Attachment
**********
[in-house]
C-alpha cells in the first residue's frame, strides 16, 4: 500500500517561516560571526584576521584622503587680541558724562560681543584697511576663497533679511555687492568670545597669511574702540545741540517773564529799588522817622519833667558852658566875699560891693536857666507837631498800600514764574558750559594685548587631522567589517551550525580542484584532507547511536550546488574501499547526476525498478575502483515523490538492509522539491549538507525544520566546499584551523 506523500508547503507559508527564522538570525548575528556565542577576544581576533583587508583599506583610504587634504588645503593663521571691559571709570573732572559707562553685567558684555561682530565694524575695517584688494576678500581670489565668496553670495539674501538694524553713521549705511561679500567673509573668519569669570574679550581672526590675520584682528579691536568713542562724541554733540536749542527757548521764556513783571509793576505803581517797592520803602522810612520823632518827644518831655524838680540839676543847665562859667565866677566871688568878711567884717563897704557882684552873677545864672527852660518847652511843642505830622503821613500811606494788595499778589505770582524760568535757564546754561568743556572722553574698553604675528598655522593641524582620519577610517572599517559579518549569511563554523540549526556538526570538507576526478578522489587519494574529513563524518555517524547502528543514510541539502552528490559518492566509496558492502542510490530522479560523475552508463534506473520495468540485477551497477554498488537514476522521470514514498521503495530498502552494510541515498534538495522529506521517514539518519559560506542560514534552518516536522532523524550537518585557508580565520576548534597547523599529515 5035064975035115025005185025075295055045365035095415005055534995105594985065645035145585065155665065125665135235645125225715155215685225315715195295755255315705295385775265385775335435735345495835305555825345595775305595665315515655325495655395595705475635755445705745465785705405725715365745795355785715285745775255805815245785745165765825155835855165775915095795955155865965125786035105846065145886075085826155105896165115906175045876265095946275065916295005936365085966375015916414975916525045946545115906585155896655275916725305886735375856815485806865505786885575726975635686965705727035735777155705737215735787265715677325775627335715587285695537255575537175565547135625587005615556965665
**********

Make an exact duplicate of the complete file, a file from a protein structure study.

[in-house]
C-alpha cells in the first residue's frame, strides 16, 4: 500500500517561516560571526584576521584622503587680541558724562560681543584697511576663497533679511555687492568670545597669511574702540545741540517773564529799588522817622519833667558852658566875699560891693536857666507837631498800600514764574558750559594685548587631522567589517551550525580542484584532507547511536550546488574501499547526476525498478575502483515523490538492509522539491549538507525544520566546499584551523 506523500508547503507559508527564522538570525548575528556565542577576544581576533583587508583599506583610504587634504588645503593663521571691559571709570573732572559707562553685567558684555561682530565694524575695517584688494576678500581670489565668496553670495539674501538694524553713521549705511561679500567673509573668519569669570574679550581672526590675520584682528579691536568713542562724541554733540536749542527757548521764556513783571509793576505803581517797592520803602522810612520823632518827644518831655524838680540839676543847665562859667565866677566871688568878711567884717563897704557882684552873677545864672527852660518847652511843642505830622503821613500811606494788595499778589505770582524760568535757564546754561568743556572722553574698553604675528598655522593641524582620519577610517572599517559579518549569511563554523540549526556538526570538507576526478578522489587519494574529513563524518555517524547502528543514510541539502552528490559518492566509496558492502542510490530522479560523475552508463534506473520495468540485477551497477554498488537514476522521470514514498521503495530498502552494510541515498534538495522529506521517514539518519559560506542560514534552518516536522532523524550537518585557508580565520576548534597547523599529515 5035064975035115025005185025075295055045365035095415005055534995105594985065645035145585065155665065125665135235645125225715155215685225315715195295755255315705295385775265385775335435735345495835305555825345595775305595665315515655325495655395595705475635755445705745465785705405725715365745795355785715285745775255805815245785745165765825155835855165775915095795955155865965125786035105846065145886075085826155105896165115906175045876265095946275065916295005936365085966375015916414975916525045946545115906585155896655275916725305886735375856815485806865505786885575726975635686965705727035735777155705737215735787265715677325775627335715587285695537255575537175565547135625587005615556965665